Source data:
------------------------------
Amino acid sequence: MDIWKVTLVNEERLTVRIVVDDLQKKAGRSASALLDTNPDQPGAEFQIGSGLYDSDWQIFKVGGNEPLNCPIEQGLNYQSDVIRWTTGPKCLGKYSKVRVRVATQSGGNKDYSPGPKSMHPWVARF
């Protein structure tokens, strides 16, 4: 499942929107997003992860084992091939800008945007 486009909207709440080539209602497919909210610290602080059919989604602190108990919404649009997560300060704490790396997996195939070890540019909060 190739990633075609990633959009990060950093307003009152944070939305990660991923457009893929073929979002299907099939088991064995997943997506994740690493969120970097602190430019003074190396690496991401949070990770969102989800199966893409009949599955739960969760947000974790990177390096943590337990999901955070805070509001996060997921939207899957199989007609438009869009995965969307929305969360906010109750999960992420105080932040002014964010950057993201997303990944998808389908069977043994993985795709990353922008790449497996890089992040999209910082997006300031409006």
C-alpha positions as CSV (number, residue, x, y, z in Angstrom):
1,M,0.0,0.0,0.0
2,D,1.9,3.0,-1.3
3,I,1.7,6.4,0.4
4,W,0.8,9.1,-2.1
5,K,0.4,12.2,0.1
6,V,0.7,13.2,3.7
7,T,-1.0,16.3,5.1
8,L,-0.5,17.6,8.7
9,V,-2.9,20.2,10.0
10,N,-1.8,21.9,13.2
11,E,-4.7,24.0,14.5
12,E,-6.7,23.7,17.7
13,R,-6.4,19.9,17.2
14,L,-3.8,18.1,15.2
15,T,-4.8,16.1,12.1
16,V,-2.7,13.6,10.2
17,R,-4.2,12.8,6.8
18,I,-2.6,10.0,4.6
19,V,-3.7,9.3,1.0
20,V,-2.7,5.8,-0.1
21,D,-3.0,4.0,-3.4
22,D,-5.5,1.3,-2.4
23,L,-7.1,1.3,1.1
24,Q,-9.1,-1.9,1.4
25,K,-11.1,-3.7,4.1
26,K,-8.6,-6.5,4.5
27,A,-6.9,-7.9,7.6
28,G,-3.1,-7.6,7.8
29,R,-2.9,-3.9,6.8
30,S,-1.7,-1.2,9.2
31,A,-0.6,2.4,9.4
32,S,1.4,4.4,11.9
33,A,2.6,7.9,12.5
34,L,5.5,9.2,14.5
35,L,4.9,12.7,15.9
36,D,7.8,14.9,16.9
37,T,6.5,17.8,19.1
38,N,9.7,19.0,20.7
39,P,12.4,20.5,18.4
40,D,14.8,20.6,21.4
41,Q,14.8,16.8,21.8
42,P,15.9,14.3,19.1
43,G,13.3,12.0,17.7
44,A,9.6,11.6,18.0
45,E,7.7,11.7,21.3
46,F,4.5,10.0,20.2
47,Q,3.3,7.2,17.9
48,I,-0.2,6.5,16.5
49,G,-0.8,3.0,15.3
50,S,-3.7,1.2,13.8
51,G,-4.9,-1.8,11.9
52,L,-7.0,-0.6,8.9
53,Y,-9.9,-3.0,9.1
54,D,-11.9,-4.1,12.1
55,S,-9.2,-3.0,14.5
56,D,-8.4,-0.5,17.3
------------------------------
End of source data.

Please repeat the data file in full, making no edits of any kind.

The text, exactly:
Amino acid sequence: MDIWKVTLVNEERLTVRIVVDDLQKKAGRSASALLDTNPDQPGAEFQIGSGLYDSDWQIFKVGGNEPLNCPIEQGLNYQSDVIRWTTGPKCLGKYSKVRVRVATQSGGNKDYSPGPKSMHPWVARF
């Protein structure tokens, strides 16, 4: 499942929107997003992860084992091939800008945007 486009909207709440080539209602497919909210610290602080059919989604602190108990919404649009997560300060704490790396997996195939070890540019909060 190739990633075609990633959009990060950093307003009152944070939305990660991923457009893929073929979002299907099939088991064995997943997506994740690493969120970097602190430019003074190396690496991401949070990770969102989800199966893409009949599955739960969760947000974790990177390096943590337990999901955070805070509001996060997921939207899957199989007609438009869009995965969307929305969360906010109750999960992420105080932040002014964010950057993201997303990944998808389908069977043994993985795709990353922008790449497996890089992040999209910082997006300031409006």
C-alpha positions as CSV (number, residue, x, y, z in Angstrom):
1,M,0.0,0.0,0.0
2,D,1.9,3.0,-1.3
3,I,1.7,6.4,0.4
4,W,0.8,9.1,-2.1
5,K,0.4,12.2,0.1
6,V,0.7,13.2,3.7
7,T,-1.0,16.3,5.1
8,L,-0.5,17.6,8.7
9,V,-2.9,20.2,10.0
10,N,-1.8,21.9,13.2
11,E,-4.7,24.0,14.5
12,E,-6.7,23.7,17.7
13,R,-6.4,19.9,17.2
14,L,-3.8,18.1,15.2
15,T,-4.8,16.1,12.1
16,V,-2.7,13.6,10.2
17,R,-4.2,12.8,6.8
18,I,-2.6,10.0,4.6
19,V,-3.7,9.3,1.0
20,V,-2.7,5.8,-0.1
21,D,-3.0,4.0,-3.4
22,D,-5.5,1.3,-2.4
23,L,-7.1,1.3,1.1
24,Q,-9.1,-1.9,1.4
25,K,-11.1,-3.7,4.1
26,K,-8.6,-6.5,4.5
27,A,-6.9,-7.9,7.6
28,G,-3.1,-7.6,7.8
29,R,-2.9,-3.9,6.8
30,S,-1.7,-1.2,9.2
31,A,-0.6,2.4,9.4
32,S,1.4,4.4,11.9
33,A,2.6,7.9,12.5
34,L,5.5,9.2,14.5
35,L,4.9,12.7,15.9
36,D,7.8,14.9,16.9
37,T,6.5,17.8,19.1
38,N,9.7,19.0,20.7
39,P,12.4,20.5,18.4
40,D,14.8,20.6,21.4
41,Q,14.8,16.8,21.8
42,P,15.9,14.3,19.1
43,G,13.3,12.0,17.7
44,A,9.6,11.6,18.0
45,E,7.7,11.7,21.3
46,F,4.5,10.0,20.2
47,Q,3.3,7.2,17.9
48,I,-0.2,6.5,16.5
49,G,-0.8,3.0,15.3
50,S,-3.7,1.2,13.8
51,G,-4.9,-1.8,11.9
52,L,-7.0,-0.6,8.9
53,Y,-9.9,-3.0,9.1
54,D,-11.9,-4.1,12.1
55,S,-9.2,-3.0,14.5
56,D,-8.4,-0.5,17.3